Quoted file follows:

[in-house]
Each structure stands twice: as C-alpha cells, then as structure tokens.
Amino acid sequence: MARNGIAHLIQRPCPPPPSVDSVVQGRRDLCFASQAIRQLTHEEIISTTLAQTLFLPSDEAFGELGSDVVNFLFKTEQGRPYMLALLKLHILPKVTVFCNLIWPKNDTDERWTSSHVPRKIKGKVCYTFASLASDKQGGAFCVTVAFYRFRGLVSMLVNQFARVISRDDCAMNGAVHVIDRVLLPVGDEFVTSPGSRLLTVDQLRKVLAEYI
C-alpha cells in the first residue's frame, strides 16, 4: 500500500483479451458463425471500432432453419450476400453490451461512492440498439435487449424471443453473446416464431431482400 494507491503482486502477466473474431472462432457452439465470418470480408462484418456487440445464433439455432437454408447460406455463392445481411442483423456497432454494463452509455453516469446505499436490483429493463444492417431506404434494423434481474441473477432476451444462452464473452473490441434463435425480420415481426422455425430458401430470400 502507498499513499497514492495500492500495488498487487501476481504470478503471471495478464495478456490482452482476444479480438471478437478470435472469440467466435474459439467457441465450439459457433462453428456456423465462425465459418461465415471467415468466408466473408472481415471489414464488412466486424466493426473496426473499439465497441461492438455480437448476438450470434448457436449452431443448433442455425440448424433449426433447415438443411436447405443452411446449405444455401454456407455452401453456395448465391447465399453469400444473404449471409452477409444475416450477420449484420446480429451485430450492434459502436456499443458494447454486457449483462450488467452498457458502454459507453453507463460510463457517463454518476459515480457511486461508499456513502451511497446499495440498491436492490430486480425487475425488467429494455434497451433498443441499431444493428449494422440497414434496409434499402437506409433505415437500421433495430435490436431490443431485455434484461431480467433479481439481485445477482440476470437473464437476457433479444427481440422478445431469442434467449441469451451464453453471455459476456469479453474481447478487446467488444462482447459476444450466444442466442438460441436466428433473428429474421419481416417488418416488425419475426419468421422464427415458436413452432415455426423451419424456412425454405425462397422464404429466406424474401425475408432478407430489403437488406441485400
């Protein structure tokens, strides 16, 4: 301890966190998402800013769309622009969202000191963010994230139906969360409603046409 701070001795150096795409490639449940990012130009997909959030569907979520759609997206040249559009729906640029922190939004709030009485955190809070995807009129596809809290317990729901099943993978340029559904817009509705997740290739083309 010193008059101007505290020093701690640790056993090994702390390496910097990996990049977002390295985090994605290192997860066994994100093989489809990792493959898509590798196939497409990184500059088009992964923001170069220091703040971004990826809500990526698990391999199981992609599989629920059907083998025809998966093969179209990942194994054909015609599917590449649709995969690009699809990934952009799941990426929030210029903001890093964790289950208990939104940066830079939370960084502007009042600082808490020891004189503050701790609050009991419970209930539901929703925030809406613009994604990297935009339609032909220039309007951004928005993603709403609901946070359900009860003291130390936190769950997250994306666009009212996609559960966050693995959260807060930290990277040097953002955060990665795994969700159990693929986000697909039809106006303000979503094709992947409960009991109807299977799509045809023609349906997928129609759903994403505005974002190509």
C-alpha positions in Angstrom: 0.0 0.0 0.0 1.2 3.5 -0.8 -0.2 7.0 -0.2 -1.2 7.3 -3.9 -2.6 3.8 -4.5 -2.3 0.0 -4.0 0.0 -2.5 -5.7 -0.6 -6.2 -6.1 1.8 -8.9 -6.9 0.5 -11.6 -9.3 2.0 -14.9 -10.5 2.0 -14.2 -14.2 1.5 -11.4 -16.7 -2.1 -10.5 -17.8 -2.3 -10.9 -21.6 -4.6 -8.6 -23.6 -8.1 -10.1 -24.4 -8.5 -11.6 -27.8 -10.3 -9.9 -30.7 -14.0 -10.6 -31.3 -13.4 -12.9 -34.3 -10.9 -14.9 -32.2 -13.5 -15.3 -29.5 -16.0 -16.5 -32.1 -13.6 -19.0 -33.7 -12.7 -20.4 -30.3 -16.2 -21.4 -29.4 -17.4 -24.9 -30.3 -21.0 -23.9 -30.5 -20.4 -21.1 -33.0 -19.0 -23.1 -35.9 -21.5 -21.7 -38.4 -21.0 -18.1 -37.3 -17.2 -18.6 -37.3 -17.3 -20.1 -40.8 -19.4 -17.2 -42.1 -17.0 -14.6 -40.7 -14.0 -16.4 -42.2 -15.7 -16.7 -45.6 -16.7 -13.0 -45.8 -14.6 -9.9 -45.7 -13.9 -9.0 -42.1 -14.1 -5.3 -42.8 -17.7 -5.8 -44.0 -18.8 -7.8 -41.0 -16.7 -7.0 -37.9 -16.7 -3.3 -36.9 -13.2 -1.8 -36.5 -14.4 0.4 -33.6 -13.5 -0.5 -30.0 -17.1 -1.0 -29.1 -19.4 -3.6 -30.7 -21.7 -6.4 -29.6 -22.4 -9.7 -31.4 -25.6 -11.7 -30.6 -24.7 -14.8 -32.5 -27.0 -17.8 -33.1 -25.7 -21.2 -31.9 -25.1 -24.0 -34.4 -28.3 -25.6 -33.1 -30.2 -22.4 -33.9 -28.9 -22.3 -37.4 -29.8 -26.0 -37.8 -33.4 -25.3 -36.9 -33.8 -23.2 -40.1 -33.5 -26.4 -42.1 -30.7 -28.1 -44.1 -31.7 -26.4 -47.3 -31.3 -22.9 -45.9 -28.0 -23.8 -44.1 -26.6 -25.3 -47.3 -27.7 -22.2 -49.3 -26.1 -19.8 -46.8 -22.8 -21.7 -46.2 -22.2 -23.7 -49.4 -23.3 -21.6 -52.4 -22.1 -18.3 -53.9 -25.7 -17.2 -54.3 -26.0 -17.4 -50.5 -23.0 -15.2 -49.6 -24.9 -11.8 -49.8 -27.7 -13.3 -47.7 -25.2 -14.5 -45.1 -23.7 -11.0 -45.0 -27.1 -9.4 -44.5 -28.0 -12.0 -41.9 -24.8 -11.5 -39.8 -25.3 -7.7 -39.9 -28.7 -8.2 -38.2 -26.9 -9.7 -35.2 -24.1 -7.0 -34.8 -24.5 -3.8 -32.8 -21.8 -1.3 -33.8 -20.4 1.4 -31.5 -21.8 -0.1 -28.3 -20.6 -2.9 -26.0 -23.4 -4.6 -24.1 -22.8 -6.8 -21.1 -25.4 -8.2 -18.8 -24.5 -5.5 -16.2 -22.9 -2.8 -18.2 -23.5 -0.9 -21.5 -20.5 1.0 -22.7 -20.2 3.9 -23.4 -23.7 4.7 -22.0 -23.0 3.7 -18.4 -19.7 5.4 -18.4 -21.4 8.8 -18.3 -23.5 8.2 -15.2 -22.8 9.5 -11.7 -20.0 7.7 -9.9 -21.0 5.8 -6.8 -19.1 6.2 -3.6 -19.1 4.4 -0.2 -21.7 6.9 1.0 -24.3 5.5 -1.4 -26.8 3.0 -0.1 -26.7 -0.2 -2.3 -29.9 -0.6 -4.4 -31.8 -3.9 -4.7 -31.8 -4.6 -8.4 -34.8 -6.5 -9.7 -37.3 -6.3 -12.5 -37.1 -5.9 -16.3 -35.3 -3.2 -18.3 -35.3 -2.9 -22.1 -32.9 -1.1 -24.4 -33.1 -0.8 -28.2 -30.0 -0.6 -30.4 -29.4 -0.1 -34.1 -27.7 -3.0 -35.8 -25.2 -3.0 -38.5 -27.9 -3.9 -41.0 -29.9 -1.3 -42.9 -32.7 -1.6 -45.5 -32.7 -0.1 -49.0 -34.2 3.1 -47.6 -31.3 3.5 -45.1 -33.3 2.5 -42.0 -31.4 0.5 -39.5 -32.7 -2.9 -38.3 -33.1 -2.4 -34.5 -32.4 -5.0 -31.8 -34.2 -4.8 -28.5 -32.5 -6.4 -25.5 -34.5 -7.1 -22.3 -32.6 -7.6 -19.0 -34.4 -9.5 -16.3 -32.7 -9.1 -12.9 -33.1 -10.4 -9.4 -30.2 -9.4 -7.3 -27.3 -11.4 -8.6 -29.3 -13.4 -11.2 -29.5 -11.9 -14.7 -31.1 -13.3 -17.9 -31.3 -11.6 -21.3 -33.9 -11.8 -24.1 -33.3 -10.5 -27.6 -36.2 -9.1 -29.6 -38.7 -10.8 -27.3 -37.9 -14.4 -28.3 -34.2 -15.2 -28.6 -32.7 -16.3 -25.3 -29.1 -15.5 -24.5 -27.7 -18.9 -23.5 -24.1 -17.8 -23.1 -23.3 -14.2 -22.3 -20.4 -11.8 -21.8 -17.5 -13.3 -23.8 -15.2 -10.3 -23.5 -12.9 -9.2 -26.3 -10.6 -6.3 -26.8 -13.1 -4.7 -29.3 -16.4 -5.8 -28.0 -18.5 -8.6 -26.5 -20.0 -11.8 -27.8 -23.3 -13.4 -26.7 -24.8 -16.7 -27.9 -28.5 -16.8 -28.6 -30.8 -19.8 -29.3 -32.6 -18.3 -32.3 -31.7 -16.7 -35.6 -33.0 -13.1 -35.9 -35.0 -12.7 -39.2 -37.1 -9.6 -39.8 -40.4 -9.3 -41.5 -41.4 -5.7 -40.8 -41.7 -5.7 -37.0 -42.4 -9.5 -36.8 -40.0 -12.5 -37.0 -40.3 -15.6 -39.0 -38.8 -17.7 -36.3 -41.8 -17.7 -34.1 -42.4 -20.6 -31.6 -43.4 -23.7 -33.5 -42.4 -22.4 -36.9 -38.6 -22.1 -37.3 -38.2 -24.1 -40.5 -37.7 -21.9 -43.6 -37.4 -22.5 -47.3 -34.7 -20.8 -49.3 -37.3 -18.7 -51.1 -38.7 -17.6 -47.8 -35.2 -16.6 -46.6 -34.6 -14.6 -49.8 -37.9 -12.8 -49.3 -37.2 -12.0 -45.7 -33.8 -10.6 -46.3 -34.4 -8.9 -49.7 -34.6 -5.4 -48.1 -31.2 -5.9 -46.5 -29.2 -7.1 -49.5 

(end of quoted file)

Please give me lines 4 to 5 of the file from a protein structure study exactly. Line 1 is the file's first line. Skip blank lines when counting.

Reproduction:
C-alpha cells in the first residue's frame, strides 16, 4: 500500500483479451458463425471500432432453419450476400453490451461512492440498439435487449424471443453473446416464431431482400 494507491503482486502477466473474431472462432457452439465470418470480408462484418456487440445464433439455432437454408447460406455463392445481411442483423456497432454494463452509455453516469446505499436490483429493463444492417431506404434494423434481474441473477432476451444462452464473452473490441434463435425480420415481426422455425430458401430470400 502507498499513499497514492495500492500495488498487487501476481504470478503471471495478464495478456490482452482476444479480438471478437478470435472469440467466435474459439467457441465450439459457433462453428456456423465462425465459418461465415471467415468466408466473408472481415471489414464488412466486424466493426473496426473499439465497441461492438455480437448476438450470434448457436449452431443448433442455425440448424433449426433447415438443411436447405443452411446449405444455401454456407455452401453456395448465391447465399453469400444473404449471409452477409444475416450477420449484420446480429451485430450492434459502436456499443458494447454486457449483462450488467452498457458502454459507453453507463460510463457517463454518476459515480457511486461508499456513502451511497446499495440498491436492490430486480425487475425488467429494455434497451433498443441499431444493428449494422440497414434496409434499402437506409433505415437500421433495430435490436431490443431485455434484461431480467433479481439481485445477482440476470437473464437476457433479444427481440422478445431469442434467449441469451451464453453471455459476456469479453474481447478487446467488444462482447459476444450466444442466442438460441436466428433473428429474421419481416417488418416488425419475426419468421422464427415458436413452432415455426423451419424456412425454405425462397422464404429466406424474401425475408432478407430489403437488406441485400
């Protein structure tokens, strides 16, 4: 301890966190998402800013769309622009969202000191963010994230139906969360409603046409 701070001795150096795409490639449940990012130009997909959030569907979520759609997206040249559009729906640029922190939004709030009485955190809070995807009129596809809290317990729901099943993978340029559904817009509705997740290739083309 010193008059101007505290020093701690640790056993090994702390390496910097990996990049977002390295985090994605290192997860066994994100093989489809990792493959898509590798196939497409990184500059088009992964923001170069220091703040971004990826809500990526698990391999199981992609599989629920059907083998025809998966093969179209990942194994054909015609599917590449649709995969690009699809990934952009799941990426929030210029903001890093964790289950208990939104940066830079939370960084502007009042600082808490020891004189503050701790609050009991419970209930539901929703925030809406613009994604990297935009339609032909220039309007951004928005993603709403609901946070359900009860003291130390936190769950997250994306666009009212996609559960966050693995959260807060930290990277040097953002955060990665795994969700159990693929986000697909039809106006303000979503094709992947409960009991109807299977799509045809023609349906997928129609759903994403505005974002190509």